by Franci Rogers
With ethics violations from Ponzi schemes to insider trading in the news almost daily, it’s no wonder business schools, nationwide, are evaluating how and when to teach ethics within their programs.
The Wall Street Journal recently called for MBA programs to strengthen their curriculums by giving students experience in making value judgments and using their alumni bases to give students access to real-life situations (“Promises Aren’t Enough: Business Schools Need to Do a Better Job Teaching Students Values,” August 23, 2010).
These suggestions are exactly the way ethics have been implemented at Baylor’s Hankamer School of Business for many years.
“There are two approaches to teaching ethics,” said Mitchell Neubert, associate professor and Chavanne Chair of Christian Ethics in Business. “The first is to teach ethics as a required class; the second is to integrate ethics into every class. Schools have found it harder to integrate it, but at Baylor we have done pretty well with the integrated approach.”
Neubert may be understating the success of the program. In 2010, Baylor’s undergraduate program was ranked in the top five schools for ethics by Bloomberg Businessweek.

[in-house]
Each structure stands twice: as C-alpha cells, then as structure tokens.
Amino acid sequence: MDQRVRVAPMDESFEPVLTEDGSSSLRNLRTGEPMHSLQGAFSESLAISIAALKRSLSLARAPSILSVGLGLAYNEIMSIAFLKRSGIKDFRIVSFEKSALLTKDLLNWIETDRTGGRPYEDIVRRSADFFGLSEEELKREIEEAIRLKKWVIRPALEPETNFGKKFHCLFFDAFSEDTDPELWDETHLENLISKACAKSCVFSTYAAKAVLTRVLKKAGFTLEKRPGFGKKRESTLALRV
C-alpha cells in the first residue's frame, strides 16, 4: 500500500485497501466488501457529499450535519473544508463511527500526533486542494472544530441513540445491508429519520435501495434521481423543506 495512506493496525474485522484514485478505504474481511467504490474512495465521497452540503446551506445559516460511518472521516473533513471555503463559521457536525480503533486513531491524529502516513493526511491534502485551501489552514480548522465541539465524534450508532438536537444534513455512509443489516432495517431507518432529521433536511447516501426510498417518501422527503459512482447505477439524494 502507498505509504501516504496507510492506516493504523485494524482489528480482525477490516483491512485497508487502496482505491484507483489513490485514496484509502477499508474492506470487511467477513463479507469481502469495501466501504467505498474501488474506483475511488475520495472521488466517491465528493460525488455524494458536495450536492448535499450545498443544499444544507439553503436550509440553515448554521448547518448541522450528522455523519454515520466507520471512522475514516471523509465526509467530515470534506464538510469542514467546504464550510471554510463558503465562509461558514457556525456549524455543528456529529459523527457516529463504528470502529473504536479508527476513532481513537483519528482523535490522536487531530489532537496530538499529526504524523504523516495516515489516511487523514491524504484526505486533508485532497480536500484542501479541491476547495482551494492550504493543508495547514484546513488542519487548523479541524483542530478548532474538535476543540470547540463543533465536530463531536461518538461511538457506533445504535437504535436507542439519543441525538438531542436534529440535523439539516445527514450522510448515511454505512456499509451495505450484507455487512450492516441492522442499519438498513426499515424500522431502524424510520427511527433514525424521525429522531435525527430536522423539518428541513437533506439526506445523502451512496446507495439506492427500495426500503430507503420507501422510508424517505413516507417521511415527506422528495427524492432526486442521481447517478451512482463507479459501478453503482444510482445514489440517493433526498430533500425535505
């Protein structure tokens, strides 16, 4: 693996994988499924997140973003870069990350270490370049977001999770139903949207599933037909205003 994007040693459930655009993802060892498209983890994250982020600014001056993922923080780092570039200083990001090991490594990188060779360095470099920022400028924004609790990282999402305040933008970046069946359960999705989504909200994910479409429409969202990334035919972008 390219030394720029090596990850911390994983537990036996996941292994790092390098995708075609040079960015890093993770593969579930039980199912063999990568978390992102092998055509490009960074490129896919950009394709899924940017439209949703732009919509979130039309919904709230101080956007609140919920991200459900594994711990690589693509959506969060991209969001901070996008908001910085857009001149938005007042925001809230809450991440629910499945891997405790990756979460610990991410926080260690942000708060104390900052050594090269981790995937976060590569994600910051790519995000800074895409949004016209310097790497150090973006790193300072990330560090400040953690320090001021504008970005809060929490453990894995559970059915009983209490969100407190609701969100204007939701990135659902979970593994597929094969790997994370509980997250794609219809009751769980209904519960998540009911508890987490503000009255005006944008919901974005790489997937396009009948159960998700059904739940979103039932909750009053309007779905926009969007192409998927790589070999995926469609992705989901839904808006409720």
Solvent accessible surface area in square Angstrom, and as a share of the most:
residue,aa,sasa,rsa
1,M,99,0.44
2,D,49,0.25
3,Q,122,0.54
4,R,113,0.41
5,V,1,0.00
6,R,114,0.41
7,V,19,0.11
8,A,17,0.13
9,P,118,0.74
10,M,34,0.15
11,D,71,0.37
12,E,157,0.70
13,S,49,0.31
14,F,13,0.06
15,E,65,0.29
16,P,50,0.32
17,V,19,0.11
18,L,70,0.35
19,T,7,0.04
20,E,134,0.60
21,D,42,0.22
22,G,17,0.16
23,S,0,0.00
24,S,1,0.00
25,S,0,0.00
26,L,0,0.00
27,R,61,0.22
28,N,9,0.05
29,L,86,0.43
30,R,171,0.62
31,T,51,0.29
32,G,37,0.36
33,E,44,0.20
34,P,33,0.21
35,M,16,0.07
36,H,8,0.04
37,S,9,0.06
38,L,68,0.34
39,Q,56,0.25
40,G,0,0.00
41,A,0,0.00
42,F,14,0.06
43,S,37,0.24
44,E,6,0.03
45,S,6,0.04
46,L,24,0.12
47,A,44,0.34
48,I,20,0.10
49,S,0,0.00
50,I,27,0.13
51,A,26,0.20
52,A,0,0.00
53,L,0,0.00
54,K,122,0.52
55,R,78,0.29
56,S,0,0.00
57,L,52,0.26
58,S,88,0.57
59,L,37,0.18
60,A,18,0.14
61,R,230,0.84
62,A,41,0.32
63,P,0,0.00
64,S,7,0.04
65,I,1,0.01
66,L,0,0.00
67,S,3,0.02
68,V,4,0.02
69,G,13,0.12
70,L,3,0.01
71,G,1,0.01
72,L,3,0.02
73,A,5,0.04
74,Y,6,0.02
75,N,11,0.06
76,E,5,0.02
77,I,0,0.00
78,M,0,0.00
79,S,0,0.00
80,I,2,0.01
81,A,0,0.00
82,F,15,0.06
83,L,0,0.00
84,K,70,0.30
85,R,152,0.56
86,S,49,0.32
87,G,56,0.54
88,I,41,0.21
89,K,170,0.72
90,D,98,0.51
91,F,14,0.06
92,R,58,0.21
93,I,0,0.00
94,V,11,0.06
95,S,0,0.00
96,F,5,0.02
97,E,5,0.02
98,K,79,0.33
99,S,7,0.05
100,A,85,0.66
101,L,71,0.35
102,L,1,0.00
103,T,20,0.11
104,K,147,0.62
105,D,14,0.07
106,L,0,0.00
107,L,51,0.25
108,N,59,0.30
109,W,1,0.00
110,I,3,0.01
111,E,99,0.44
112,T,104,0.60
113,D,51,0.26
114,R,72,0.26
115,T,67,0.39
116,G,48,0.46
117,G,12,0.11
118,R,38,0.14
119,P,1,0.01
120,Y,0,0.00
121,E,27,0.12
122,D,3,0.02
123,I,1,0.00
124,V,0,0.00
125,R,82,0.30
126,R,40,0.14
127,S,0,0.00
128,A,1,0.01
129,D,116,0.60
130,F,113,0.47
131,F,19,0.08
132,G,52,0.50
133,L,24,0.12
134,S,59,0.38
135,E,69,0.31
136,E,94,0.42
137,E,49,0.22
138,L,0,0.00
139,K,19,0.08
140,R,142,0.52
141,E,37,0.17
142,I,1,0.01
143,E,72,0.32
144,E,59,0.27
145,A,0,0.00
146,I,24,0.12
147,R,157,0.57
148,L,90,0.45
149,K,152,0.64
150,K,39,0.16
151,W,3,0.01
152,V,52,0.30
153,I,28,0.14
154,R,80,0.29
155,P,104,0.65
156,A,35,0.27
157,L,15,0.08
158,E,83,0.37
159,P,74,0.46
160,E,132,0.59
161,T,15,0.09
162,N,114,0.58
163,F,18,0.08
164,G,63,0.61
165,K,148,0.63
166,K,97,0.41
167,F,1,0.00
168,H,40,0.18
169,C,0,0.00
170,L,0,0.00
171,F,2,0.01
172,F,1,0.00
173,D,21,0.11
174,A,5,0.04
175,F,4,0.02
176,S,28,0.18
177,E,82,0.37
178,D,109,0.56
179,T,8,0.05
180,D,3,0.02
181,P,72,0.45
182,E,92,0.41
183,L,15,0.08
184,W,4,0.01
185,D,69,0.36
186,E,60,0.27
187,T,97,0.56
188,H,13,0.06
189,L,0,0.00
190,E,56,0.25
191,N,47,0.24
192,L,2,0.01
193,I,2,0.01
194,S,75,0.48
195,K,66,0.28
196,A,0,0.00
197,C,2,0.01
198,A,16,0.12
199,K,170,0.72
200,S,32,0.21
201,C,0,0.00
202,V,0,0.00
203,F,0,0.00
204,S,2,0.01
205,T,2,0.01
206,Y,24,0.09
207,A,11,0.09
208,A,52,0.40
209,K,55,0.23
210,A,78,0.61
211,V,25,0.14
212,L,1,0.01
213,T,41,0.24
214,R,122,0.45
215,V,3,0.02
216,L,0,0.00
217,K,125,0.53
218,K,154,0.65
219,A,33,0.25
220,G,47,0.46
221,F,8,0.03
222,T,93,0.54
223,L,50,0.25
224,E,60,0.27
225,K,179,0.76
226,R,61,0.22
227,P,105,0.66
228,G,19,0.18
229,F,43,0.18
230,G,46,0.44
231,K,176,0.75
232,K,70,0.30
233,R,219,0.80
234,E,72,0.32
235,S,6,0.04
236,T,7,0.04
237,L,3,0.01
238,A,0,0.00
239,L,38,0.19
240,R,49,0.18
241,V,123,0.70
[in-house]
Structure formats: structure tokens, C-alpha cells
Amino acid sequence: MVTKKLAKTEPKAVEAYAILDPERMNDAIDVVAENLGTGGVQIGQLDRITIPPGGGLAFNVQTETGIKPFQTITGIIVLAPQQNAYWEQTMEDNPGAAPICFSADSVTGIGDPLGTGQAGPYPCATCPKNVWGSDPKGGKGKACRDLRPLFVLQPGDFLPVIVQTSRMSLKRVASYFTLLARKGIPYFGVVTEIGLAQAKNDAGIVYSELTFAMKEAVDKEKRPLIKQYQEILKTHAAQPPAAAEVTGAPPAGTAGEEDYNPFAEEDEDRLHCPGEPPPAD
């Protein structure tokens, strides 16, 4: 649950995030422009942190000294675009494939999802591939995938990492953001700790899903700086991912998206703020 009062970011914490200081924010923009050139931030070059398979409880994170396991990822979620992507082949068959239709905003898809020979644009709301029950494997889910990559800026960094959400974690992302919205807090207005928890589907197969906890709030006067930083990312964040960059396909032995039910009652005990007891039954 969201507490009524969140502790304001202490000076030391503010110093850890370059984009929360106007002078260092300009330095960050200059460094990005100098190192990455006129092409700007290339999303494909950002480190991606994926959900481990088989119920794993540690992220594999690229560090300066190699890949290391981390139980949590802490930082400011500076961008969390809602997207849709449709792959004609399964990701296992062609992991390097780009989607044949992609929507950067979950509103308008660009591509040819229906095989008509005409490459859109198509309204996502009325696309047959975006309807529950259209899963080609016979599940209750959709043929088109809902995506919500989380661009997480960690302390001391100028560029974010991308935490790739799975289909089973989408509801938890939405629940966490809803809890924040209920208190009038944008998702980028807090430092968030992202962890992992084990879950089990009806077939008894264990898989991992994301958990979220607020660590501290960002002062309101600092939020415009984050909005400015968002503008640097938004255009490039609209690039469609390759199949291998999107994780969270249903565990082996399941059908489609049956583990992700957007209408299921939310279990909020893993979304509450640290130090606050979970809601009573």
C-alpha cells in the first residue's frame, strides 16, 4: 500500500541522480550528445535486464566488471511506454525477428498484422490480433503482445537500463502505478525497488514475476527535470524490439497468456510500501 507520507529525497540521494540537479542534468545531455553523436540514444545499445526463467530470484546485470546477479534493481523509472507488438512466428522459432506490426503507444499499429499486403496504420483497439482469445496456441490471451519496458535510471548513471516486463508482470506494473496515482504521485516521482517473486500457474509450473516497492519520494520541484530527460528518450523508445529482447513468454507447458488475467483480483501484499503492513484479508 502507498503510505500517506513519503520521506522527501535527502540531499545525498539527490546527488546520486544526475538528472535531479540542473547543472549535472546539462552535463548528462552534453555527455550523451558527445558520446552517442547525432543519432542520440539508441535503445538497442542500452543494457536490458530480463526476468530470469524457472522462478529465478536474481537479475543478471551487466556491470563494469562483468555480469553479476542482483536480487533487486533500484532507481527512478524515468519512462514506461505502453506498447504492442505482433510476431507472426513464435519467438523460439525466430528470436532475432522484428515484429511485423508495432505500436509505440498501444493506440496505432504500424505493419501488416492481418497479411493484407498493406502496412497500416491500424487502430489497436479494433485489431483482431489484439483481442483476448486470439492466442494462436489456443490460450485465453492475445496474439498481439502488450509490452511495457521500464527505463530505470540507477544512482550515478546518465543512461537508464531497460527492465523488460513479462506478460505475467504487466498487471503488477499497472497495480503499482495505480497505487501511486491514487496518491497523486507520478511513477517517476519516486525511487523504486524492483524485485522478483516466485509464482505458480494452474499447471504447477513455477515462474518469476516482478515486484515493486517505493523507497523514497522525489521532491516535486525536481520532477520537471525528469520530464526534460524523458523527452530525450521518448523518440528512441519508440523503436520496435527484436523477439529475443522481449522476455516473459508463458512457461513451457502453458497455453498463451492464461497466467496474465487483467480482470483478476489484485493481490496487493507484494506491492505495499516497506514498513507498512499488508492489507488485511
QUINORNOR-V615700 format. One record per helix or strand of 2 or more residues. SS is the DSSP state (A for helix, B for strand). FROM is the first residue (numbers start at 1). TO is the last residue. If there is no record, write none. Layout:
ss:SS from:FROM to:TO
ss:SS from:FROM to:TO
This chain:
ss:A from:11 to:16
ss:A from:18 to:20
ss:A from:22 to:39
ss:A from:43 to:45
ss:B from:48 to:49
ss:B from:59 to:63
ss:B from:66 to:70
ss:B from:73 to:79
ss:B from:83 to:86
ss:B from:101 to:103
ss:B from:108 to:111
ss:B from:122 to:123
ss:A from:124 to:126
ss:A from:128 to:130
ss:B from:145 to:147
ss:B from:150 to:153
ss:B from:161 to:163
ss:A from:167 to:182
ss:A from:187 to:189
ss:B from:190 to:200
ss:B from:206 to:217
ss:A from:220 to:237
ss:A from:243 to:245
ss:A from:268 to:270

“We’ve always felt that it’s important to develop people of integrity and character,” Neubert said. “We promote ethics among our faculty, and in turn, our faculty discusses ethics-within their fields-in their classes.”
Neubert believes it is important that professors feel comfortable talking about ethics in each of their classes, so that those discussions become a natural part of making business decisions.
“It’s important for students to hear about ethical situations that may come up in real estate, for example, from their real estate professors,” Neubert said. “Using examples that are specific to the industry they are studying can help students understand not only the temptations of unethical behavior, but how their decisions have consequences outside of just their personal reputations.”
Professor of Marketing Marjorie Cooper believes that Baylor’s integrated method of teaching ethics is the best approach for the students and for the university.
“There are specific issues in every discipline that are ethical, pervasive problems that come up over and over,” she said. “If we have a sense of what they are, we can discuss them intentionally and, perhaps help students avoid them.”
In addition to spending one day in a formal discussion of ethics in her classes, Cooper also integrates ethics into daily lessons by discussing things like preserving client confidentiality in advertising, and focusing on a client’s best interest when it may conflict with your agency’s best financial interest.
“At a Christian university, we need to do more,” Cooper said. “There is a reason to do things right for the sake of doing what’s right. It’s important to go beyond saying, ‘Don’t do this because you might get caught or because you will make more money.’ Both are true, but society may change norms. We need to make sure ethics are grounded in something bigger than ourselves.”